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vities, chilling the surrounding valleys: such is the cutting north wind called the bise in Switzerland.

Next to elevation, the difference in the radiating and absorbing powers of the sea and land has the greatest influence in disturbing the regular distribution of heat. The extent of the dry land is not above the fourth part of that of the ocean, so that the general temperature of the atmosphere, regarded as the result of the partial temperatures of the whole surface of the globe, is most powerfully modified by the sea; besides, the ocean acts more uniformly on the atmosphere than the diversified surface of the solid mass does, both by the equality of its curvature and its homogeneity. In opaque substances the accumulation of heat is confined to the stratum nearest the surface; but the seas become less heated at their surface than the land, because the solar rays, before being extinguished, penetrate the transparent liquid to a greater depth, and in greater numbers than in the opaque masses. On the other hand, water has a considerable radiating power, which, together with evaporation, would reduce the surface of the ocean to a very low temperature, if the cold particles did not sink to the bottom, on account of their superior density. The seas preserve a considerable portion of the heat they receive in summer, and, from their saltness, do not freeze so soon as fresh

water so that, in consequence of all these circumstances, the ocean is not subject to such variations of heat as the land; and, by imparting its temperature to the winds, it diminishes the intensity of climate on the coasts and in the islands, which are never subject to such extremes of heat and cold as are experienced in the interior of continents, though they are liable to fogs and rain from the evaporation of the adjacent seas. On each side of the equator, to the 48th degree of latitude, the surface of the ocean is in general warmer than the air above it: the mean of the difference of temperature at noon and midnight is about 1°.37, the greatest deviation never exceeding from 0°.36 to 2016, which is much cooler than the air over the land.

On land the temperature, depends upon the nature of the soil and its products, its habitual moisture or dryness. From the eastern extremity of the Sahara desert quite across Africa, the soil is almost entirely barren sand, and the Sahara desert itself, without including Dafour or Dongola, extends over an area of 194000 square leagues, equal to twice the area of the Mediterranean Sea, and raises the temperature of the air by radiation from 90° to 100°, which must have a most extensive influence. On the contrary, vegetation cools the air by evaporation and the apparent radiation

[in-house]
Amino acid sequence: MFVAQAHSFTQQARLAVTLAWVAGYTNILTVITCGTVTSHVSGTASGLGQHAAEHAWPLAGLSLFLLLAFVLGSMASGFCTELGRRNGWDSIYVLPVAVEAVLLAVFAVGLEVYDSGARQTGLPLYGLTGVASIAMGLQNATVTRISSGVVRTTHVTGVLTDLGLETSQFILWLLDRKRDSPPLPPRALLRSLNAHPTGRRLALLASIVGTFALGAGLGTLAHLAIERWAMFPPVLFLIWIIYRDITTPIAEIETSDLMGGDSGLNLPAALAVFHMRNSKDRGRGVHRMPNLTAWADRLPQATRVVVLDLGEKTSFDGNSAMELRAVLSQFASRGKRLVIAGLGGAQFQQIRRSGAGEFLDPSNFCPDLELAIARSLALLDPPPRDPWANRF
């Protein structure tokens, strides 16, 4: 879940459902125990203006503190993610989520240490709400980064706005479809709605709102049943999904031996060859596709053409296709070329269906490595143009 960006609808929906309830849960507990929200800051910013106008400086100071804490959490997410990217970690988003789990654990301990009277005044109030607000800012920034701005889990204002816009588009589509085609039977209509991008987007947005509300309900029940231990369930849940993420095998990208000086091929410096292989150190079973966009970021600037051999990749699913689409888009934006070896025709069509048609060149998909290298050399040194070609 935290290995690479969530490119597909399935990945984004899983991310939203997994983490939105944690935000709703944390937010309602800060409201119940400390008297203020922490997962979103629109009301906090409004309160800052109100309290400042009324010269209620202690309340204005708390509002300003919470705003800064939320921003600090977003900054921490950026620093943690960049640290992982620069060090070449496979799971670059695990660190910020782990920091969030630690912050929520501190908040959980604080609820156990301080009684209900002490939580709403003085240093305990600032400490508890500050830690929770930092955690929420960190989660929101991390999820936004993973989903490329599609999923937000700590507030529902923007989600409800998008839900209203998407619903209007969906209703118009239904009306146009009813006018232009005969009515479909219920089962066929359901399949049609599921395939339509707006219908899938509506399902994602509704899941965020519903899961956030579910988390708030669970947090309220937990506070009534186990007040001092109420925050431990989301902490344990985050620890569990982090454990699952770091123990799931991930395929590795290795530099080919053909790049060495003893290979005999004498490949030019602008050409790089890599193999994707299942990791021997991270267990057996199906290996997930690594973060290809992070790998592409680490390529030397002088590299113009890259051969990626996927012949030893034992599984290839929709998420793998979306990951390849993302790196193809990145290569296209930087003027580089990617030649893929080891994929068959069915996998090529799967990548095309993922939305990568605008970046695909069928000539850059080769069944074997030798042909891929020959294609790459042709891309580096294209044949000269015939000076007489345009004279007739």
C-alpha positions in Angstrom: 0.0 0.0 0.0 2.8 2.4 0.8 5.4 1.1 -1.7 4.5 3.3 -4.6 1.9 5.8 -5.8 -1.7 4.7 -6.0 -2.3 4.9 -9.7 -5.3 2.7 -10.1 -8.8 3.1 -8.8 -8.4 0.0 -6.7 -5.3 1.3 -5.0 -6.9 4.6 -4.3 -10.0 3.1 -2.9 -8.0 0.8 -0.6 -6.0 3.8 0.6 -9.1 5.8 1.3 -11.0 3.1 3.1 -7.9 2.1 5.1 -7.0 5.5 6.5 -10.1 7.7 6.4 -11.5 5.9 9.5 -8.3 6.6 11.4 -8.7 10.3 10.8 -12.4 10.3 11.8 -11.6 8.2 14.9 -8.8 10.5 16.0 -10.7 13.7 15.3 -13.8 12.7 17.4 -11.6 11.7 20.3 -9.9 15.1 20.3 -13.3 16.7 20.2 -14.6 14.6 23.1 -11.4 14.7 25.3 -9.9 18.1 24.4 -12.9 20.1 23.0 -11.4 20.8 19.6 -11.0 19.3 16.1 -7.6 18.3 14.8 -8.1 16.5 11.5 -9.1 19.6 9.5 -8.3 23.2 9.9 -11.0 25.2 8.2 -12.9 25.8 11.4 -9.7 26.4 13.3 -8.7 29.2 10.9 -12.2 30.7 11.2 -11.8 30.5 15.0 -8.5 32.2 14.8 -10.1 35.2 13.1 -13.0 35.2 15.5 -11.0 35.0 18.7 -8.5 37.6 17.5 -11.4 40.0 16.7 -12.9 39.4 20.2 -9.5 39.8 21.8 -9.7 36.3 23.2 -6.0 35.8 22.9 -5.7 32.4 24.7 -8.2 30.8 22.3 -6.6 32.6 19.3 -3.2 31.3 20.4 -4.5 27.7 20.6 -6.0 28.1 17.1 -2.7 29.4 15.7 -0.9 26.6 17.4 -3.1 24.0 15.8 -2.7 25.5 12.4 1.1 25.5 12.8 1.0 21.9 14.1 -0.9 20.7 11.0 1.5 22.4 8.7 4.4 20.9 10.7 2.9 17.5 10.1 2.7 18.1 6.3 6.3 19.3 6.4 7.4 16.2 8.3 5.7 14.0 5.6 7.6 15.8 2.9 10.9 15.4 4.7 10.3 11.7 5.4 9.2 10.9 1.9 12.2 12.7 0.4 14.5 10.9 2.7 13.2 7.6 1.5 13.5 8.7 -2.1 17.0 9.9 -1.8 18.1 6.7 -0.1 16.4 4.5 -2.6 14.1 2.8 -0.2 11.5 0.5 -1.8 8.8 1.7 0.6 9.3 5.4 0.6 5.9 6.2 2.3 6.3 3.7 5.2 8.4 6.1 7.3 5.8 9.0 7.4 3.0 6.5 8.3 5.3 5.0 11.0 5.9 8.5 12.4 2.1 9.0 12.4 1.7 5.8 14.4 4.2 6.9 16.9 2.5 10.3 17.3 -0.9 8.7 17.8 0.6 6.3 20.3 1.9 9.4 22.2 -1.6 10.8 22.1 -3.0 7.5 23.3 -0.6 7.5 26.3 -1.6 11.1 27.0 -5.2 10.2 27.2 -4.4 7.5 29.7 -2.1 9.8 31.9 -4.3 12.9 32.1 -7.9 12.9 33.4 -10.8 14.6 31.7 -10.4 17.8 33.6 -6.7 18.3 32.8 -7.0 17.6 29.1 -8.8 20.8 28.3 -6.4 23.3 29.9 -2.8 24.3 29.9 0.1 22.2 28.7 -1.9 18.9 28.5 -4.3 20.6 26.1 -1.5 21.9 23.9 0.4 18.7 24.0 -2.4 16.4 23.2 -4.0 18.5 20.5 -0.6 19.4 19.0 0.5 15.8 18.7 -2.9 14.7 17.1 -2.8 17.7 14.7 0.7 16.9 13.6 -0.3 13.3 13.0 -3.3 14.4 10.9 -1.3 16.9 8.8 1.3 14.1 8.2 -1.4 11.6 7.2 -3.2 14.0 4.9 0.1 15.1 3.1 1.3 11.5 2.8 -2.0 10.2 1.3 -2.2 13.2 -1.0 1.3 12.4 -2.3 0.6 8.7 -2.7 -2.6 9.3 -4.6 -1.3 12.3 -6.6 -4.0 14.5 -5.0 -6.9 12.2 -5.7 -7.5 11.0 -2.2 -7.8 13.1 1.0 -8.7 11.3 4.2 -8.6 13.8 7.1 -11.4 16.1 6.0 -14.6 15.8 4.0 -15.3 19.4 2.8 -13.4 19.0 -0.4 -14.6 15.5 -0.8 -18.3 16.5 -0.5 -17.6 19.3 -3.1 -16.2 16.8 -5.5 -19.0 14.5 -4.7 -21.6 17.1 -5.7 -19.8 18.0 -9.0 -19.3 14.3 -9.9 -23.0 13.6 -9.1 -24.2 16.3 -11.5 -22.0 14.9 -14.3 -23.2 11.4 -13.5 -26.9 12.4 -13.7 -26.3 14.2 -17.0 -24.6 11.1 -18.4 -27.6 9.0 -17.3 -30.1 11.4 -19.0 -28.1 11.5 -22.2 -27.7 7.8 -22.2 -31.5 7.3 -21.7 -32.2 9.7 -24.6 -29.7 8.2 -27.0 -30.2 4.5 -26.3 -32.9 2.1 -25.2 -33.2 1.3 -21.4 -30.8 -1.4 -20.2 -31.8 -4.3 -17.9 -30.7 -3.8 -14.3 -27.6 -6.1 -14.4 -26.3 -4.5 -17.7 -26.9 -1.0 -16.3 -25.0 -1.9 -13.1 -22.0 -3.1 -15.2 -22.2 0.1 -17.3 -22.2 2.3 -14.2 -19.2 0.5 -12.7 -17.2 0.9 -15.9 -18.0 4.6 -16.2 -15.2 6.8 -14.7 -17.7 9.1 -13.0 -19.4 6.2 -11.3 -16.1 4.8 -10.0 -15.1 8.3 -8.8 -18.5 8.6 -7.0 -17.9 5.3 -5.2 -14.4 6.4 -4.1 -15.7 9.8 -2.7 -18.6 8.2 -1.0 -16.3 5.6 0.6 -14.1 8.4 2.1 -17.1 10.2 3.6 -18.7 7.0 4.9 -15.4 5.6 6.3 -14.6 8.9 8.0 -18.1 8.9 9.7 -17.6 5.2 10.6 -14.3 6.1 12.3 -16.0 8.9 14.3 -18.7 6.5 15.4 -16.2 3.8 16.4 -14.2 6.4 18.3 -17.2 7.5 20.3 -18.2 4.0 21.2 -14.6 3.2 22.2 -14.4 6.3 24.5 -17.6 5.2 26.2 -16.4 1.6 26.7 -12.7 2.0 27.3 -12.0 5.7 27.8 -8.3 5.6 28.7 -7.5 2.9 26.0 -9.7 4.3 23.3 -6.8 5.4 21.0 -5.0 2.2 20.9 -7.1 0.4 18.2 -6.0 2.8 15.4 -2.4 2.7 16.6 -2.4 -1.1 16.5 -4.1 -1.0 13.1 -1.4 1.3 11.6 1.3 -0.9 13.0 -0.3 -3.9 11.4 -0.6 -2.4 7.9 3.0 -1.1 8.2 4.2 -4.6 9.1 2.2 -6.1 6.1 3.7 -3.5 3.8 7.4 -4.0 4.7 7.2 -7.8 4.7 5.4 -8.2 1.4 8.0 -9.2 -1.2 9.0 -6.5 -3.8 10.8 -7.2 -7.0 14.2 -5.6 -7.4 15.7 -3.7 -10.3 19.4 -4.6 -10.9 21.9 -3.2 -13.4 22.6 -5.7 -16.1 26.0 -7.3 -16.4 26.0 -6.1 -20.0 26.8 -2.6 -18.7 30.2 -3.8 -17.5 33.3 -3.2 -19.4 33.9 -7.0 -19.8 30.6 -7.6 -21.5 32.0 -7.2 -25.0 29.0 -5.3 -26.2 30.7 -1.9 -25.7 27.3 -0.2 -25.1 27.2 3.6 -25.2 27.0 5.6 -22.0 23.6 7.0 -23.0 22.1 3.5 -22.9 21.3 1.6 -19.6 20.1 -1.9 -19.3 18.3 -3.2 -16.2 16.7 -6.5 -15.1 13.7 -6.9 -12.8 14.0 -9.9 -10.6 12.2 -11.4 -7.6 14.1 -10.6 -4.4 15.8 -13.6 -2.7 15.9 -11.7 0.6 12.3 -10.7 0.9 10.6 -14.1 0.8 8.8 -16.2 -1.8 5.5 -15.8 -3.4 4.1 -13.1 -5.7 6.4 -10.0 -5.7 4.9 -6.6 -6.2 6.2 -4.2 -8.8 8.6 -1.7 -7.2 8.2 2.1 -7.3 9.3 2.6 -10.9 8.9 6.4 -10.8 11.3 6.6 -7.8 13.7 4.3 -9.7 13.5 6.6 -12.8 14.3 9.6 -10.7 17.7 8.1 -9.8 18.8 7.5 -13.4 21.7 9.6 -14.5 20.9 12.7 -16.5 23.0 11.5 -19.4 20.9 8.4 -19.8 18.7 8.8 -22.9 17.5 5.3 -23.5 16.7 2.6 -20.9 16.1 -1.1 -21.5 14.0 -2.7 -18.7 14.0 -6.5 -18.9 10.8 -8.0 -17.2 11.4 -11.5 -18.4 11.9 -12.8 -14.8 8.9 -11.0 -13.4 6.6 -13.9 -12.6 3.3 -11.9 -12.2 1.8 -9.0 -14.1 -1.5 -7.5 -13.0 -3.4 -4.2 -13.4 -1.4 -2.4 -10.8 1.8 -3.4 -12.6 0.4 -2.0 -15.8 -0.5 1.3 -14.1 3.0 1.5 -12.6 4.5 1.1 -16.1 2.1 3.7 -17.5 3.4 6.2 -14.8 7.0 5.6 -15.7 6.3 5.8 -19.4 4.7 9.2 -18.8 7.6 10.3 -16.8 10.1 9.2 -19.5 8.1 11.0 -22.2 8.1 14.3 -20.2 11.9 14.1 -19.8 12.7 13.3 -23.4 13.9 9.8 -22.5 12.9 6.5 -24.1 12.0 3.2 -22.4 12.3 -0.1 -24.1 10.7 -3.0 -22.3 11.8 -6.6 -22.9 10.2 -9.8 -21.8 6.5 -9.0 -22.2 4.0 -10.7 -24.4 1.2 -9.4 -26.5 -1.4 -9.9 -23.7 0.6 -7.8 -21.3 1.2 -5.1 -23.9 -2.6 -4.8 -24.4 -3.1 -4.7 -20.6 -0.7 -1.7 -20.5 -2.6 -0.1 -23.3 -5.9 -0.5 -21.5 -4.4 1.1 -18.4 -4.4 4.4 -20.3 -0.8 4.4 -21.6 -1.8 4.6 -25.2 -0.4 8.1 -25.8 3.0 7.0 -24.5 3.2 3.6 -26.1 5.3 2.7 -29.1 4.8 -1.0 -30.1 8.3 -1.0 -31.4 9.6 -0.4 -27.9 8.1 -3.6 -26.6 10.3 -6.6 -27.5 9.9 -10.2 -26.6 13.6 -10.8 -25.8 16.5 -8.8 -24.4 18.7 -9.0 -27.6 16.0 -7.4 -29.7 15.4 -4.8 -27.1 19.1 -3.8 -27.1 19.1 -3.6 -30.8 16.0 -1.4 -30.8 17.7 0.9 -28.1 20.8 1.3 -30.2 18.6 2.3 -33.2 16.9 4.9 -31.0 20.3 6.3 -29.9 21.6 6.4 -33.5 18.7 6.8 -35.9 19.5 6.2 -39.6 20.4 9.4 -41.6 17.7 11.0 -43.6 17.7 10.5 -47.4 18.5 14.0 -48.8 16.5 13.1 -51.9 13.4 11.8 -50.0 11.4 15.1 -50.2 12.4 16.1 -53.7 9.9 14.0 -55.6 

of cold from the leaves of plants, because they absorb more caloric than they give out. graminiferous plains of South America cover an extent ten times greater than France, occupying no less than about 50000 square leagues, which is more than the whole chain of the Andes, and all the scattered mountain-groups of Brazil: these, together with the plains of North America and the steppes of Europe and Asia, must have an extensive cooling effect on the atmosphere, if it be considered that, in calm and serene nights, they cause the thermometer to descend 12° or 14°, and that, in the meadows and heaths in England, the absorption of heat by the grass is sufficient to cause the temperature to sink to the point of congelation during the night for ten months in the year. Forests cool the air also by shading the ground from the rays of the sun, and by evaporation from the boughs. Hales found that the leaves of a single plant of helianthus, three feet high, exposed nearly forty feet of surface; and if it be considered that the woody regions of the river Amazons, and the higher part of the Oroonoko, occupy an area of 260000 square leagues, some idea be formed of the torrents of vapour may which arise from the leaves of the forests all over the globe. However, the frigorific effects of their evaporation are counteracted in some measure by